Playing at the Next Level: A History of American Sega Games was written by Ken Horowitz, who runs the long running SEGA-16 fansite. As a longtime Sega fan and lurker on various sites, especially before I started this blog, I was a huge fan of what Ken was doing at Sega-16. One of the biggest resources the site offers is a review for almost every single Sega Genesis game published. That’s quite the feat. While his work on getting a review for almost every single Sega Genesis game is amazing, I truly love his website because he interviews some of the most interesting people from Sega’s glory days. I first heard about the site when doing research on Sega Technical Institute, after finding his interview with Roger Hector about his time being director of the studio I started checking daily for more Sega historical content. Ever since then I have been a huge fan of the site, when I heard Ken was writing a historical Sega book we invited him on our podcast (listen to that below).
It is also very interesting that Ken decided to stick with the American side of game development during Sega’s 16-bit days because it seems most people online are obsessed with the Japanese side. The thing is, the Sega Genesis was much bigger here in America than it was in Japan and the people that worked in the American side of things really did shape the history of Sega at the time. This is a story that had to be told and I don’t think there is anyone more qualified to tell it than Ken Horowitz.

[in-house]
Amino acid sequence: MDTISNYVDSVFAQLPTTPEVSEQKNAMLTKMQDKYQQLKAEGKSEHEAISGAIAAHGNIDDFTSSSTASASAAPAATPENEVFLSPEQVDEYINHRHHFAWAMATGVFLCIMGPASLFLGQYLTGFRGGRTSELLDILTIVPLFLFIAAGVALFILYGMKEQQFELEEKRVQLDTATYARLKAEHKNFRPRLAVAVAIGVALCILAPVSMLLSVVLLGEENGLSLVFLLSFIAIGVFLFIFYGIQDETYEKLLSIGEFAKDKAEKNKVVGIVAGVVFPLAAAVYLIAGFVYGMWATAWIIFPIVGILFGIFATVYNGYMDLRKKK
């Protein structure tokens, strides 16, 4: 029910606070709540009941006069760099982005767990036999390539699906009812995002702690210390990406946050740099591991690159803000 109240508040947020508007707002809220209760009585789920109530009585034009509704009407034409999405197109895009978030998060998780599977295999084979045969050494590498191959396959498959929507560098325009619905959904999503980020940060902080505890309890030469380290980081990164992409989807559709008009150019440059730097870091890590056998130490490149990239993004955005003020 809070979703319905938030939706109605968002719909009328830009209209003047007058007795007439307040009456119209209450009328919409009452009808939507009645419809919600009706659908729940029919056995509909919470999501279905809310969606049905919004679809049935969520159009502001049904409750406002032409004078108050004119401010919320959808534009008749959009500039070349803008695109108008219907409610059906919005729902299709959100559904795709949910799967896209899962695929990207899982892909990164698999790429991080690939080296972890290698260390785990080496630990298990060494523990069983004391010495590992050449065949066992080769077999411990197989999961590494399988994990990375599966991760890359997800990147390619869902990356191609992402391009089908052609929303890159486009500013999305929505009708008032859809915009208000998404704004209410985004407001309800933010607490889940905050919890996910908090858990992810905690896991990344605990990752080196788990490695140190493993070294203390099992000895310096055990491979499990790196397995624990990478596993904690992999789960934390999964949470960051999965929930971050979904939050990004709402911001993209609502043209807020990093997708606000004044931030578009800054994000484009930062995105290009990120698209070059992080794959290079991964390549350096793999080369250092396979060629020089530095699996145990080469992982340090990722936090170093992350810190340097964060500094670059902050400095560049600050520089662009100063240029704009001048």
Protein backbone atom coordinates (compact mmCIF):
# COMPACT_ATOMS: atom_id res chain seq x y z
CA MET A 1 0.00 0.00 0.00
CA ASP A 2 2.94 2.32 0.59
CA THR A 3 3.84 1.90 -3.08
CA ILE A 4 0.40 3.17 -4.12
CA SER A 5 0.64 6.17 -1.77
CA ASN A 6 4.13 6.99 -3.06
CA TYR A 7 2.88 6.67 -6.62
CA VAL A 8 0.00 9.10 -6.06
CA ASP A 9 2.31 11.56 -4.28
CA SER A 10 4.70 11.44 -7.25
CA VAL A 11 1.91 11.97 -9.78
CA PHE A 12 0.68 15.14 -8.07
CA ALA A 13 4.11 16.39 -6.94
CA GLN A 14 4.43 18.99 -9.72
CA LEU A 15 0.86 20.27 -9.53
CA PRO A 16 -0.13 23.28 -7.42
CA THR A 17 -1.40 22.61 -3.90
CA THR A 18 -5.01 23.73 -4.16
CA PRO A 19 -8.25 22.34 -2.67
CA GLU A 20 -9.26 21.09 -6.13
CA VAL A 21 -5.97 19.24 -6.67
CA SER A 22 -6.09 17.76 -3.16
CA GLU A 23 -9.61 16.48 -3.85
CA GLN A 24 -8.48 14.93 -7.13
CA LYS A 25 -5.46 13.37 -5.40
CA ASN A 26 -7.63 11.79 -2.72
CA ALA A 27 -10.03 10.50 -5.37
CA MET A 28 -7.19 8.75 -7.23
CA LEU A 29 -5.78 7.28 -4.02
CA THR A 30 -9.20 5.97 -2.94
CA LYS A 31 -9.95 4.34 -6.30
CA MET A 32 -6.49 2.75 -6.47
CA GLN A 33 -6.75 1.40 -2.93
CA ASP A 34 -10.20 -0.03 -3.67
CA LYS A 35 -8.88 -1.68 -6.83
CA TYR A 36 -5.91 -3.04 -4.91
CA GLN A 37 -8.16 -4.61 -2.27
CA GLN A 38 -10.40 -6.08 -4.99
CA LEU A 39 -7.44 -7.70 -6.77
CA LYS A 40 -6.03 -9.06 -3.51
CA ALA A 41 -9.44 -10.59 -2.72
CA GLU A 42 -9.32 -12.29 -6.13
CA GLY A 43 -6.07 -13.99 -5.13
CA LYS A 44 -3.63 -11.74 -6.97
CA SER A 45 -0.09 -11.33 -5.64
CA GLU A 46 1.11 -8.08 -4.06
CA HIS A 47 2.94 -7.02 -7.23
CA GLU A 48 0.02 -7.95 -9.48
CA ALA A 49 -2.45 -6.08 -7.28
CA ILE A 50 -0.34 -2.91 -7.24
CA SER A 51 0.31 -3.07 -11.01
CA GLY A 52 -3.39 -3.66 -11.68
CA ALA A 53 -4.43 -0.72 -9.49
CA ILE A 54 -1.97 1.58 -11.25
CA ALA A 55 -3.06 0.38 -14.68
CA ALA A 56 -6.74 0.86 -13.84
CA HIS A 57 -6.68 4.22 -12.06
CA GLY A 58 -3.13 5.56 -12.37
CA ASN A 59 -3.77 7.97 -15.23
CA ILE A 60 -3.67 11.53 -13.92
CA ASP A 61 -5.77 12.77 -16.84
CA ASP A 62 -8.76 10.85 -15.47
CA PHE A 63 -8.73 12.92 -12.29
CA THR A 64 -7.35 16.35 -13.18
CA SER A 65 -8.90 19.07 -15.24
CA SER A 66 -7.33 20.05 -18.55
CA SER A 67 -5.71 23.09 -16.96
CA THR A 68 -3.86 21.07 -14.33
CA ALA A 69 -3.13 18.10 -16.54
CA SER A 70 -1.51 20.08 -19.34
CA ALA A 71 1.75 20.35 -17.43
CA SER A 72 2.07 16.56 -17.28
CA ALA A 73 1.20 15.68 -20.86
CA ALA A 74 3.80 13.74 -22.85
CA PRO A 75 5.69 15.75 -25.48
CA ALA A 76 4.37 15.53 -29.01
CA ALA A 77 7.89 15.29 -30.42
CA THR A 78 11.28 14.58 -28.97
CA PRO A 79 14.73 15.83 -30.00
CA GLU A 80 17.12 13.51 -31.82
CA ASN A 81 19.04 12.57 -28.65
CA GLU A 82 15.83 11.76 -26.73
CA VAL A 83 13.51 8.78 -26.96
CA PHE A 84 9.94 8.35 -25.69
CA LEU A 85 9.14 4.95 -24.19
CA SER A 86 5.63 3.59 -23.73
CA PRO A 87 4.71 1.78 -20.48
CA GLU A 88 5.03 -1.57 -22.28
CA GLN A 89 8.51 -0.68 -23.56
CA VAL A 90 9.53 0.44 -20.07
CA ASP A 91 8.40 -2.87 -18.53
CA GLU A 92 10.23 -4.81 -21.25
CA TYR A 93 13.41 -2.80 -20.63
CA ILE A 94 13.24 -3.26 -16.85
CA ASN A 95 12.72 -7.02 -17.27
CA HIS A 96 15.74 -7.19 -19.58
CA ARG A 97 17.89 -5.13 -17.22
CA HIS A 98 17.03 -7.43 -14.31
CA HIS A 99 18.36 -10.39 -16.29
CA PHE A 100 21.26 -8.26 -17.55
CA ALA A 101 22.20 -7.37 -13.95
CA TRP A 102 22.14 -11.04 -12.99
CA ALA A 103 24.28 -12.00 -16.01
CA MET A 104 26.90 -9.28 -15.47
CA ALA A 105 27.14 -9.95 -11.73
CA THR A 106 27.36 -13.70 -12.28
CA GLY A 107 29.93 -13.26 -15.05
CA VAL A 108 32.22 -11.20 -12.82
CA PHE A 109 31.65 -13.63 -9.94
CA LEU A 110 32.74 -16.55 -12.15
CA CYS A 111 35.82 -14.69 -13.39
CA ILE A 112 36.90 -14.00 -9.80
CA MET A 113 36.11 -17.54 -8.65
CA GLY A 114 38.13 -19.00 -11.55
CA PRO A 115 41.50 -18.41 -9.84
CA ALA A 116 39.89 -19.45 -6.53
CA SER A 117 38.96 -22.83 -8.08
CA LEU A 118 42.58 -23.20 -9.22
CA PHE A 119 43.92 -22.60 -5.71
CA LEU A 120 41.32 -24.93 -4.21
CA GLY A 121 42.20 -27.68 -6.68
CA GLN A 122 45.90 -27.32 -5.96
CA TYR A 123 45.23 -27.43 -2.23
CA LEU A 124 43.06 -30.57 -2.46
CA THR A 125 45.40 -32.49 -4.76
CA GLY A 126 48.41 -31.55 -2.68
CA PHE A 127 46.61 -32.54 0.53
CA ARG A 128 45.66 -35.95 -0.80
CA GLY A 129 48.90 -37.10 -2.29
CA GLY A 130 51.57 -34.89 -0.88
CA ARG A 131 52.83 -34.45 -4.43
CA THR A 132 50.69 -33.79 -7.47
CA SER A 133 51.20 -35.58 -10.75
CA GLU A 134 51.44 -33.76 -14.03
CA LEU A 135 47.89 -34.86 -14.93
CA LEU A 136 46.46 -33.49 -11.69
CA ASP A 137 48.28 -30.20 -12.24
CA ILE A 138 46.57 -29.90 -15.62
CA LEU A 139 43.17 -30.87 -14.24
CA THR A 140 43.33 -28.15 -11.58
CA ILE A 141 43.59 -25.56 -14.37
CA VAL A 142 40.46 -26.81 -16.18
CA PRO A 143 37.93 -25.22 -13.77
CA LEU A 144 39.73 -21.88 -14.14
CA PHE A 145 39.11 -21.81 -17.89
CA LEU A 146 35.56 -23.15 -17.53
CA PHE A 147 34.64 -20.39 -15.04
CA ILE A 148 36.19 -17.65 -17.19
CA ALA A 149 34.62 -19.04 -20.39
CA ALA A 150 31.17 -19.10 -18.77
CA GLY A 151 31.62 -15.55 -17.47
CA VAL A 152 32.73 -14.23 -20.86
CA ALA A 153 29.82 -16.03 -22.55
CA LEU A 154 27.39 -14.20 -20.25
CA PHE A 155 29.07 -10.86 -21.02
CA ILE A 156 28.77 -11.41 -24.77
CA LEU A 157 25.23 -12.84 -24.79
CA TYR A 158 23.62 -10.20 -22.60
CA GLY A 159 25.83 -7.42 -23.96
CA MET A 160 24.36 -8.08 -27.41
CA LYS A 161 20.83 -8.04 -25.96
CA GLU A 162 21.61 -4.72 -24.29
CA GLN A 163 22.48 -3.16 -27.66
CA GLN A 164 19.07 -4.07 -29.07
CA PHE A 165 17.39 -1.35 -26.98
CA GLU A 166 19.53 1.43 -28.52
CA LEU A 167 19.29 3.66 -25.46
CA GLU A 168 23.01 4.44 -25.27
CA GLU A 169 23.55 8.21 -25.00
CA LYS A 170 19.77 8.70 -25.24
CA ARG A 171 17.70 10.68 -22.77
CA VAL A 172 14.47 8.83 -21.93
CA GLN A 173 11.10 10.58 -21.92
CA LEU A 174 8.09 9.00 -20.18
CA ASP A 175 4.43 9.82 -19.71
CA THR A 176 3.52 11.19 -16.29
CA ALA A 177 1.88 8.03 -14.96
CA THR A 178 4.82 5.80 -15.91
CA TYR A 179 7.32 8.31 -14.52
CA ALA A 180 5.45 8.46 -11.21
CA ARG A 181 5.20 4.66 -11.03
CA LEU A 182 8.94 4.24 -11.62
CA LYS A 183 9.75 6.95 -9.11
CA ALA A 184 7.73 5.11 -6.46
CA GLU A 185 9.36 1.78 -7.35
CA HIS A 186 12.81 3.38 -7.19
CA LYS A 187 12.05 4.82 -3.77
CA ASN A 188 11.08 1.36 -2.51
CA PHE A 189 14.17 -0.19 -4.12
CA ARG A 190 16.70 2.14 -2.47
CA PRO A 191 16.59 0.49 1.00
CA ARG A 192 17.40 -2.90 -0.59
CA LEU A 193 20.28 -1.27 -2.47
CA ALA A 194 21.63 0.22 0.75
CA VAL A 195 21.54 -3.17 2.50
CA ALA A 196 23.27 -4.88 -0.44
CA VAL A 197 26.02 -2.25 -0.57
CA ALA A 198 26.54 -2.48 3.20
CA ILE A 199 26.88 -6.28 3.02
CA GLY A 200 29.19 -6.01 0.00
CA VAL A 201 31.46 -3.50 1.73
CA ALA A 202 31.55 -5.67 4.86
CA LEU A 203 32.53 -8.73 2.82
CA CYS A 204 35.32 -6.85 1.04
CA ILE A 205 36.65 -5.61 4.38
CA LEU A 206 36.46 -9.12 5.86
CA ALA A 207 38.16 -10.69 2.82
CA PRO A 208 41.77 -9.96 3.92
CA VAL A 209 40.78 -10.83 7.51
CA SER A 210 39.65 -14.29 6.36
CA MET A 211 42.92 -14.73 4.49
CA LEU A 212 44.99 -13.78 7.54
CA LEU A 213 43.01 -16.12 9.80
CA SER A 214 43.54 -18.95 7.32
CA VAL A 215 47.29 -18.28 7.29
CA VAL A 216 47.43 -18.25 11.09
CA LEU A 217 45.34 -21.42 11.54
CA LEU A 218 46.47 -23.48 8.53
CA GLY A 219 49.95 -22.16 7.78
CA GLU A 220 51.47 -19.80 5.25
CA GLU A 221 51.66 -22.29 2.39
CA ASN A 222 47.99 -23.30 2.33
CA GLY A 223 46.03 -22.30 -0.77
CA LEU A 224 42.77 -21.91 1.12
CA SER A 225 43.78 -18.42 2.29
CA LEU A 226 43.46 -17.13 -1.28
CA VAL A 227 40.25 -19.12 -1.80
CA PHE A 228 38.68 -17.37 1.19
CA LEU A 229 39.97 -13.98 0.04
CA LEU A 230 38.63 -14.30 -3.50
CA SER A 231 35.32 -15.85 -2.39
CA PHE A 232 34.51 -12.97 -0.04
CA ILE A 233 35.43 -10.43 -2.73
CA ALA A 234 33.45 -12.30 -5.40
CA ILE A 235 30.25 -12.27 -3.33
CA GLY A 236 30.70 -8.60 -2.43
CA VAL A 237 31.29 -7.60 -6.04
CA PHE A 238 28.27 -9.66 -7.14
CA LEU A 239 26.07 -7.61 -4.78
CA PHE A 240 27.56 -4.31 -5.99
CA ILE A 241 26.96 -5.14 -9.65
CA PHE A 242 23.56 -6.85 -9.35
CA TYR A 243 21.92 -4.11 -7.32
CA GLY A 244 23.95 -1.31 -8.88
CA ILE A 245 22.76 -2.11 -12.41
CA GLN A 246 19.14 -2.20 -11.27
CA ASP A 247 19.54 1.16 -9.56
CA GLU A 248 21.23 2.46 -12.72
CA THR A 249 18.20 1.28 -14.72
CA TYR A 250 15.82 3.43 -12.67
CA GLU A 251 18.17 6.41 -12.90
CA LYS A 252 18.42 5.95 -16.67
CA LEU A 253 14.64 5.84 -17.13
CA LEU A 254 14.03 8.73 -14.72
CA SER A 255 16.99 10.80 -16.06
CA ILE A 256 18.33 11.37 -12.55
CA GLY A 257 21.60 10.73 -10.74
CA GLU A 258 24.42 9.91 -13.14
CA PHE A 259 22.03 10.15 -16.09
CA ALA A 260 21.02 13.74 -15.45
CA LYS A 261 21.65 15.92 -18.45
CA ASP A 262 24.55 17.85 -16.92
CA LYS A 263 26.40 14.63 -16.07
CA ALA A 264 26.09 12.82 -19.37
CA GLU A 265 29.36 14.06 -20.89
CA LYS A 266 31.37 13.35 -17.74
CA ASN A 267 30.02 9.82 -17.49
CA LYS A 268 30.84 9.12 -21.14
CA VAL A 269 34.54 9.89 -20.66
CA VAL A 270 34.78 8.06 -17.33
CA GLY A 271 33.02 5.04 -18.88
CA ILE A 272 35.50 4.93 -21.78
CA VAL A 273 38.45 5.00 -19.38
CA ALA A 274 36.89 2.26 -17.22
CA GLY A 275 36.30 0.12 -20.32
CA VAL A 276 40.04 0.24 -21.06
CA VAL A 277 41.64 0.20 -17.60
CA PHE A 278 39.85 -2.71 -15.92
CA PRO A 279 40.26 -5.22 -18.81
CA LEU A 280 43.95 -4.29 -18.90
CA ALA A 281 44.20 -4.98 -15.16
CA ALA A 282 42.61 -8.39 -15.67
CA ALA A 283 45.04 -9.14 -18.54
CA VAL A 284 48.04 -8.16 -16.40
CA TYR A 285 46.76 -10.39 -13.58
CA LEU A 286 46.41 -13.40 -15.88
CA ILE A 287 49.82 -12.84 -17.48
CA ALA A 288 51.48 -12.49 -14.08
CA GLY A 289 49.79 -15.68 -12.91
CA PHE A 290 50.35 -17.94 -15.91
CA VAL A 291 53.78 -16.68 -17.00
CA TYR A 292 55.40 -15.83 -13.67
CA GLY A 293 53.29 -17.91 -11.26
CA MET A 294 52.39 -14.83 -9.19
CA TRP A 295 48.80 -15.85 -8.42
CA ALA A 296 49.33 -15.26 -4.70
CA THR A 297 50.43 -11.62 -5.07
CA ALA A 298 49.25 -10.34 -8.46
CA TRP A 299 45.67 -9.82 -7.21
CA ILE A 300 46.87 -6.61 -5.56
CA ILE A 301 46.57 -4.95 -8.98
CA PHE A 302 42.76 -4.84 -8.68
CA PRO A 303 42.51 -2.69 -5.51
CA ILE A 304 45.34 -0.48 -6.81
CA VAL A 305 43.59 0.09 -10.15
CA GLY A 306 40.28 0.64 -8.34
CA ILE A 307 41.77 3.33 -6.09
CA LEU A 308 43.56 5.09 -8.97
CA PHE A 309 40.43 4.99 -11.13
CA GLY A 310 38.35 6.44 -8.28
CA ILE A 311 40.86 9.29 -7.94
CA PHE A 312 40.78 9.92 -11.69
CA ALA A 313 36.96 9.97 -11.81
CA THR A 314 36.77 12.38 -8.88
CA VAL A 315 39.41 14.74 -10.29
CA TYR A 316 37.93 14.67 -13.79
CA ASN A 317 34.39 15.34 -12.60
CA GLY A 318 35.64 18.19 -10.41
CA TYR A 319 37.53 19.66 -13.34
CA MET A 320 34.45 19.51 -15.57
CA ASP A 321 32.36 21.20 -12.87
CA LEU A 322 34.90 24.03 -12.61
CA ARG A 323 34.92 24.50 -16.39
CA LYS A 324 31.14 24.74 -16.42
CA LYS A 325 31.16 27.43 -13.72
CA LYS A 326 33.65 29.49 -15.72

If you keep up with Sega books, you probably know that Sega’s 16-bit machine has had a few books in the last couple of years. So how does Ken Horowitz’s Playing at the Next Level: A History of American Sega Games compare to Blake Harris’ Console Wars and the Sega Mega Drive/Genesis: Collected Works books? I feel that all three are worth reading because all three give a unique perspective of Sega’s glory days. Console Wars is a romanticized novel revolving around Sega America’s then CEO Tom Kalinske leading the way for the Sega Genesis and the launch of Sonic the Hedgehog. Console Wars tells a narrated story that feels more like a movie than a history book, which is more of the feeling that you get with Playing at the Next Level. Sega Mega Drive/Genesis: Collected Works is a beautifully designed coffee table book filled with rare artwork and developer interviews.
Playing at the Next Level starts its story with the Sega Master System and leads the readers into the situations that Sega found themselves before launching the Sega Genesis in America. From its deal with Tonka, to founding its own branch and the game developers that made the American branch legendary. This is where Ken Horowitz shines, you can tell he did quite a bit of research but also delivers a cohesive narrative with a start, middle and end. The chapters in this book varies, but on average they are three to four pages. The chapters might be small but Ken pumps so much info into every chapter that they each feel like they belong there, even if there is quite a bit jumping around. He even gives you a neat timeline at the start, which reminded me of fantasy books having maps before you start your reading.